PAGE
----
What is a Museum?


A museum is a permanent institution that houses artifacts and objects from a particular period or area of history. Museums preserve, protect, and display these collections for public viewing. While most large museums are located in major cities, smaller towns and villages often host their own museum. The traditional museum model is undergoing a significant shift, with high-resolution images and virtual exhibits replacing the need for physical displays. In Mexico City alone, there are over 128 museums!

The term “museum” derives from the nine muses of classical Greece. The famed “Museion” of ancient Alexandria was not a museum, but a university with an impressive library. Today, scholars date the first museums in Europe to the seventeenth and eighteenth centuries. Other cultures had their own museums: ancient Rome used public squares for displaying statues, medieval churches had sacred objects, and traditional Japanese shrines hung small paintings to attract good fortune.

A museum can be described as a non-profit, permanent institution that preserves a collection of objects, art, or natural science. Most museums are free to visit, and many have a mission to serve society through research and interpretation. A museum is a vital part of society, and serves the needs of both the general public and researchers. In fact, a museum is a great way to discover something new. The Museum of the Atomic Bomb is one of the largest and most well-known museums in the world, with over ten million objects on display.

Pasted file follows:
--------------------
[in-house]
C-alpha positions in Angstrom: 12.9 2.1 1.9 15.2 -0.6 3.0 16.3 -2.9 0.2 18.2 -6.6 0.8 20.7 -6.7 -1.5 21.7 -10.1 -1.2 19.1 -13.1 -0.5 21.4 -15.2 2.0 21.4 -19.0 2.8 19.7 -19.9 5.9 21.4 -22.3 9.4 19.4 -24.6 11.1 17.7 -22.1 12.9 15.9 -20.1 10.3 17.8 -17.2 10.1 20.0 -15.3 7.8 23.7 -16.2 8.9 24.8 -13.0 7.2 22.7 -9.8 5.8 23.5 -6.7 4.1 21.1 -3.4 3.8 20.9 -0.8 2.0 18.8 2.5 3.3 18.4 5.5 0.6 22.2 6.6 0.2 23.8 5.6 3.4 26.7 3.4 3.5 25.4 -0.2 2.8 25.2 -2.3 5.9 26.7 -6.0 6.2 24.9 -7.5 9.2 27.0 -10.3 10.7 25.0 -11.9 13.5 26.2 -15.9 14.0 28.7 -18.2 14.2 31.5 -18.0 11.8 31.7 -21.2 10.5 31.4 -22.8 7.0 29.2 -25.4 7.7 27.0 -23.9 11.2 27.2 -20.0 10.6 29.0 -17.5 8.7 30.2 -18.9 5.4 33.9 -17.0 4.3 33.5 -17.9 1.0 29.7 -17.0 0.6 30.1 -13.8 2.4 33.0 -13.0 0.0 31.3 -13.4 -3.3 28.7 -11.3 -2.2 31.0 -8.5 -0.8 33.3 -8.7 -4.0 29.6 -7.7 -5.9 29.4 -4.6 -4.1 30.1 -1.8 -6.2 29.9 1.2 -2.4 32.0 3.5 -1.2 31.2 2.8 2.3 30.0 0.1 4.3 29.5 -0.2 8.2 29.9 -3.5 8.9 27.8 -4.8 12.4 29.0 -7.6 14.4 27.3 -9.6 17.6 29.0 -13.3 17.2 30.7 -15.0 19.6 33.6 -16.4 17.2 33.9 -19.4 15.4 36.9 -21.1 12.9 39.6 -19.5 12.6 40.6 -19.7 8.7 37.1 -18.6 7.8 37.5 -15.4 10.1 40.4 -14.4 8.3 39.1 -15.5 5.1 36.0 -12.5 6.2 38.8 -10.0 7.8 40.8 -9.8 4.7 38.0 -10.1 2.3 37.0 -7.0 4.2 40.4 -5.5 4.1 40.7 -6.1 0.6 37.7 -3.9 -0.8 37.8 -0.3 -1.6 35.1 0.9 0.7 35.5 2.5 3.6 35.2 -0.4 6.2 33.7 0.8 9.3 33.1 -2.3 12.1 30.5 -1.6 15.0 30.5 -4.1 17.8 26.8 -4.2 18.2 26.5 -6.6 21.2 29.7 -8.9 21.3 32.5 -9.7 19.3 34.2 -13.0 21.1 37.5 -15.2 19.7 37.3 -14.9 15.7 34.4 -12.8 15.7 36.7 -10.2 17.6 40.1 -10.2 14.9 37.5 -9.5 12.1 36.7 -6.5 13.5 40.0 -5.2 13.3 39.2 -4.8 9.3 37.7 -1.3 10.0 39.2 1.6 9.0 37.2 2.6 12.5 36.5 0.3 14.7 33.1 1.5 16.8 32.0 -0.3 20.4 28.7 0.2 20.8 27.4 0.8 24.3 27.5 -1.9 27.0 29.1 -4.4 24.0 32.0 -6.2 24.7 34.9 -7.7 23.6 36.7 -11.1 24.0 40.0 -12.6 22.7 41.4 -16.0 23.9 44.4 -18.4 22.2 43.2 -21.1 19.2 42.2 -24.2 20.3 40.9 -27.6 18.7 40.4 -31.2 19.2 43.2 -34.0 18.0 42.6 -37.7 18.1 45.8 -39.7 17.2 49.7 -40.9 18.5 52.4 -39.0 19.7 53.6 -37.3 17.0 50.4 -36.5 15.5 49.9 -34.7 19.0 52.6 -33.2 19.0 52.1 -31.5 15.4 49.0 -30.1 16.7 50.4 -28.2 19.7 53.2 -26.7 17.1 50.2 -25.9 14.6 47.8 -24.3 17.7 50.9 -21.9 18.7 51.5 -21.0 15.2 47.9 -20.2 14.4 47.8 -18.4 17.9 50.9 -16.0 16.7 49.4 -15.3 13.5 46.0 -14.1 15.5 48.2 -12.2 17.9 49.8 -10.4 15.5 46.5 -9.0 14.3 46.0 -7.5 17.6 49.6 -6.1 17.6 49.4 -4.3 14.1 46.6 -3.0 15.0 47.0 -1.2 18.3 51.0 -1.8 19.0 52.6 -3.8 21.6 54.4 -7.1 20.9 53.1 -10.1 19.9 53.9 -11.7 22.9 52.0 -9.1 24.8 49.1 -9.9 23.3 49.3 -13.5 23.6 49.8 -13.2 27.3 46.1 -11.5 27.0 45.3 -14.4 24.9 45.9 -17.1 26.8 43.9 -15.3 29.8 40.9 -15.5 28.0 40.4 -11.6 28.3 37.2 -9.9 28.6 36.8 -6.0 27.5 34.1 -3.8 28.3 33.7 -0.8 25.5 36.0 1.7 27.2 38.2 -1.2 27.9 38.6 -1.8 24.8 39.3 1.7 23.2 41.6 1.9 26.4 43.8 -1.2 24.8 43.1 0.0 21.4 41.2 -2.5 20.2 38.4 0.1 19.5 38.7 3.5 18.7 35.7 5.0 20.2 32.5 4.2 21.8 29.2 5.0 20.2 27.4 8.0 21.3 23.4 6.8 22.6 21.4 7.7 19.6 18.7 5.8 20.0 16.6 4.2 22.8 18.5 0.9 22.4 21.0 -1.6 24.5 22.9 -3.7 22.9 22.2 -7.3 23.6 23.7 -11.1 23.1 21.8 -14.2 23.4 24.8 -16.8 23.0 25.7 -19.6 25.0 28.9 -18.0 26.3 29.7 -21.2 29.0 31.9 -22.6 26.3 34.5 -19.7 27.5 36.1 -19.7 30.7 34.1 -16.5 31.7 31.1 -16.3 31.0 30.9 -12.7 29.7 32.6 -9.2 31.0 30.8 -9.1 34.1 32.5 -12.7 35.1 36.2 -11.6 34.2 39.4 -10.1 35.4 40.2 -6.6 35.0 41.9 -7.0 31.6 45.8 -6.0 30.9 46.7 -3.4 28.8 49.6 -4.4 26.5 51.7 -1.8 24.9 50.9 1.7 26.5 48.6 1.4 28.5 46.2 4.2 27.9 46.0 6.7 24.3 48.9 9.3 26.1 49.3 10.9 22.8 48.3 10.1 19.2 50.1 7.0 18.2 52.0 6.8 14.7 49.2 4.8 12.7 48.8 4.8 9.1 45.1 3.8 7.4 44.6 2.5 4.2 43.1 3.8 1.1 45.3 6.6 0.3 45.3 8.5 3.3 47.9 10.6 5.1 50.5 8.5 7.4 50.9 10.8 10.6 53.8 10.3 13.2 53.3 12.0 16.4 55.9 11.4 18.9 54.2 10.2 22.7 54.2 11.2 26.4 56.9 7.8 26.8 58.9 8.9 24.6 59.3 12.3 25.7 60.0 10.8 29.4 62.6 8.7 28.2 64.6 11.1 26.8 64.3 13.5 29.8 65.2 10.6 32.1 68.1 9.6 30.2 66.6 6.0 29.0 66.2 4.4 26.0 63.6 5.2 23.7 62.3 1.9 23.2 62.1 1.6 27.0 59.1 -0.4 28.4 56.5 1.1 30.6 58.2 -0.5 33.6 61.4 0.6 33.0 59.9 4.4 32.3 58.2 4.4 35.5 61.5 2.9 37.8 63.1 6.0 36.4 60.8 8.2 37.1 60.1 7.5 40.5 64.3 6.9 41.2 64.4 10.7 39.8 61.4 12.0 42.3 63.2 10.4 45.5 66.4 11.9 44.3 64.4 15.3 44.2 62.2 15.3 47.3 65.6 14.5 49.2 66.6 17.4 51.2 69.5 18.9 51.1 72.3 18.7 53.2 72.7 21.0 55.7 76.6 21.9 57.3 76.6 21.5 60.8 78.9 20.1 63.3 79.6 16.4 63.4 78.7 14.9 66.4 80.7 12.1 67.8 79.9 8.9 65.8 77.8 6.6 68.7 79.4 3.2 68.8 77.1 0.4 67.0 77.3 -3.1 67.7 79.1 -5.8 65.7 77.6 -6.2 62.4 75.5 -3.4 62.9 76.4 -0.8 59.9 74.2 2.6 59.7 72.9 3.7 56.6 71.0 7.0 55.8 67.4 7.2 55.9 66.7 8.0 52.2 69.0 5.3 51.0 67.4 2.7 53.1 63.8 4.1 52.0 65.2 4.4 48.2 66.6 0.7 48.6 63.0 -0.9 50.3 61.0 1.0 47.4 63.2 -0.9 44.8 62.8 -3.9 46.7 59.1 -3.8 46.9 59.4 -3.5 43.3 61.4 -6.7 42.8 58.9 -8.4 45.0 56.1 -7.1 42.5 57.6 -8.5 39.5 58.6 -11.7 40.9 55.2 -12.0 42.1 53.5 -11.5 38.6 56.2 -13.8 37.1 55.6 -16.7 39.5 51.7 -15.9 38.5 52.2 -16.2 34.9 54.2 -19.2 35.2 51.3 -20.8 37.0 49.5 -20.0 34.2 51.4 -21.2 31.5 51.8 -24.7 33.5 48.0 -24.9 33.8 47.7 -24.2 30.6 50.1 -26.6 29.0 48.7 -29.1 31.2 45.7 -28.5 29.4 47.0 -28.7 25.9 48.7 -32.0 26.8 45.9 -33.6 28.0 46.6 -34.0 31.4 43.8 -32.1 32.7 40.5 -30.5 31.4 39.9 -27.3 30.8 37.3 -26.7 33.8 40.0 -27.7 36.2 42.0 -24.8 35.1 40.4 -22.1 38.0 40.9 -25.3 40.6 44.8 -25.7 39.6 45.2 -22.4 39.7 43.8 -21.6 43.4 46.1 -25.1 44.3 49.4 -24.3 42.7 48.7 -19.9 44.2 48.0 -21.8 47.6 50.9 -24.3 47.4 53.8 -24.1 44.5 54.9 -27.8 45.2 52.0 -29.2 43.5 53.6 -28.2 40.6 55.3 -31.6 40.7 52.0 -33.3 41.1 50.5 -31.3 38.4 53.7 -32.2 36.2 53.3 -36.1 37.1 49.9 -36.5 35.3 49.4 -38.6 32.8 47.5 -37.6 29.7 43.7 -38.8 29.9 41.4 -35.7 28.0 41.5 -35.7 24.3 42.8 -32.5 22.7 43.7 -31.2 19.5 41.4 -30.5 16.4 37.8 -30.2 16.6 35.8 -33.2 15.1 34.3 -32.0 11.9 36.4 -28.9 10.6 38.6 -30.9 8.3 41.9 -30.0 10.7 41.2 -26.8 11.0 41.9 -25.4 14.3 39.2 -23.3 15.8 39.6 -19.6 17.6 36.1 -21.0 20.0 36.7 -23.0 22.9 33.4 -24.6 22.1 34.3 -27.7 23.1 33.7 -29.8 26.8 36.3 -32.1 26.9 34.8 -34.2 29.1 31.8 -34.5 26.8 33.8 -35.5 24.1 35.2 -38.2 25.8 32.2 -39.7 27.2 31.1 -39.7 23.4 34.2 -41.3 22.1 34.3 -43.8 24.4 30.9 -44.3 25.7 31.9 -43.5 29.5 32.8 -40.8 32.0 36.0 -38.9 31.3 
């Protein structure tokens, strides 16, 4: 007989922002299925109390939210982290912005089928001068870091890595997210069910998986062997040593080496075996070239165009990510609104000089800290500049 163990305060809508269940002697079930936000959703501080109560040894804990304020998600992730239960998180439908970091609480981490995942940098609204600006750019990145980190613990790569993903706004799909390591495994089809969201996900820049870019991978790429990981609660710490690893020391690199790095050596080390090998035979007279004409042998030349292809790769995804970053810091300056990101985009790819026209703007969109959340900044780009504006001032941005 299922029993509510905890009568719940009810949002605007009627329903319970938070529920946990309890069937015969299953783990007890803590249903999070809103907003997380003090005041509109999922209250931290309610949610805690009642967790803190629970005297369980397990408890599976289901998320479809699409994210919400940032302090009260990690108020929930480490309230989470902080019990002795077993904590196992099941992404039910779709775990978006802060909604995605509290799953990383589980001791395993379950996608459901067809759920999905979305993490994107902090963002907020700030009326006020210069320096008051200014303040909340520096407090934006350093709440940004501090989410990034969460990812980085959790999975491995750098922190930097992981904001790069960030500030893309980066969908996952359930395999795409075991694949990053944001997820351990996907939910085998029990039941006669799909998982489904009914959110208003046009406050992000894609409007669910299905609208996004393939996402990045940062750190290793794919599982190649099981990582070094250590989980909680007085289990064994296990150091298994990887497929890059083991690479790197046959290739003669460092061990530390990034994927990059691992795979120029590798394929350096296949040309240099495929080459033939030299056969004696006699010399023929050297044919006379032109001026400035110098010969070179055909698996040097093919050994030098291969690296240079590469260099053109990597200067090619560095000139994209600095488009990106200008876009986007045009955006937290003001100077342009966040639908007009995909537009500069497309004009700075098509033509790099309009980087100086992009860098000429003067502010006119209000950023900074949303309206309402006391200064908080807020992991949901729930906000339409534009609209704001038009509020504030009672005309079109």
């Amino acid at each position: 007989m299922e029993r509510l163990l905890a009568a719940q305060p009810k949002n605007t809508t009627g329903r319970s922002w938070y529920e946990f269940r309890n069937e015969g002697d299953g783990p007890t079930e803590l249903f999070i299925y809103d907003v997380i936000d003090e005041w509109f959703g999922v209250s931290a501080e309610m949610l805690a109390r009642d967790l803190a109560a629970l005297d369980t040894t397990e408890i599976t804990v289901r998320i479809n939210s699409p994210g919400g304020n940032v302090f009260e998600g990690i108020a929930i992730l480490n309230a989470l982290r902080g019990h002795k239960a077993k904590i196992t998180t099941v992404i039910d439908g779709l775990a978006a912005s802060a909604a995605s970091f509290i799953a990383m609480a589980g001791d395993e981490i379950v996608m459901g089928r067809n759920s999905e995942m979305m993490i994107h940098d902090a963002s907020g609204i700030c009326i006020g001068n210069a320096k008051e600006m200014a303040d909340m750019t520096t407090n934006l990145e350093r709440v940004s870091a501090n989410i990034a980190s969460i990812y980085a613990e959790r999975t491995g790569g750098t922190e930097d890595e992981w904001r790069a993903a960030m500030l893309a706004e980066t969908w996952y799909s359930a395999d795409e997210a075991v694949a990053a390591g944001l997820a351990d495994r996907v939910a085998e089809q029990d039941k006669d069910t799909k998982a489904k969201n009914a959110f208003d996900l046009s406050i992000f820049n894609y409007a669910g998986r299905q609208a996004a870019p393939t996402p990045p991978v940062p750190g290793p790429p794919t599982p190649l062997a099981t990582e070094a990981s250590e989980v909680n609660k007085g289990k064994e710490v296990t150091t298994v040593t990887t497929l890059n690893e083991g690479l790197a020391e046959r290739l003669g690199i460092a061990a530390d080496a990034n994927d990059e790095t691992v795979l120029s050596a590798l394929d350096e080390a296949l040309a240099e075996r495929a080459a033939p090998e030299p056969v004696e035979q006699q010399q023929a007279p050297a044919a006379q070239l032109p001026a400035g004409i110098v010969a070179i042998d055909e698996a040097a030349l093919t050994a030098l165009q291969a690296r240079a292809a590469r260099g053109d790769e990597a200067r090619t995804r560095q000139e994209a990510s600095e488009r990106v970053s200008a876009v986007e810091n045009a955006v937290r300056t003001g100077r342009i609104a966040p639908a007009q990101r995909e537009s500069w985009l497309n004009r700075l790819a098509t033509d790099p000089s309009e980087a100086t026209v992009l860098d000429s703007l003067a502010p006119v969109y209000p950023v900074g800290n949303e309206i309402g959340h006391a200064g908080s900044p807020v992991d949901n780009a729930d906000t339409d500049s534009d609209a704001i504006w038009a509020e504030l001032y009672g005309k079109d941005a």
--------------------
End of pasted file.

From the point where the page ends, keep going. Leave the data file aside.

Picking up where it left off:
A museum can also play a major role in revitalizing post-industrial cities. Some cities have embraced the economic benefits of museums. In Spain, the Guggenheim Bilbao was built by the local government to stimulate economic development. The Basque government agreed to pay $100 million to construct the museum. The museum’s controversial price tag initially caused a debate among some critics, but it has paid off financially for Bilbao. In 2015, over 1.1 million people visited the Guggenheim Bilbao.

ICOM’s museum definition process began with consultation. A new methodology was developed, incorporating four rounds of consultation and eleven steps. It is expected to take 18 months, beginning on December 10, 2020 and ending in early May 2022. The timeline may be adjusted depending on circumstances. The committee also approved the new name, ICOM Define. It is expected that the new definition will be finalized at the next ICOM General Conference in 2022. And it is expected to be adopted by the organization’s leadership.

Today, redefining museums has become an urgent endeavor. A proposed definition emphasized democratisation, critical dialogue, social justice, and planetary wellbeing. The constitution of a society has significant impact on the rights of citizens to heritage. Some societies are unequal, and promote overt discrimination. By addressing these issues, the proposed definition embraced the values and aspirations of society. And, of course, it is the job of the museum to interpret the material aspect of a society’s cultural consciousness.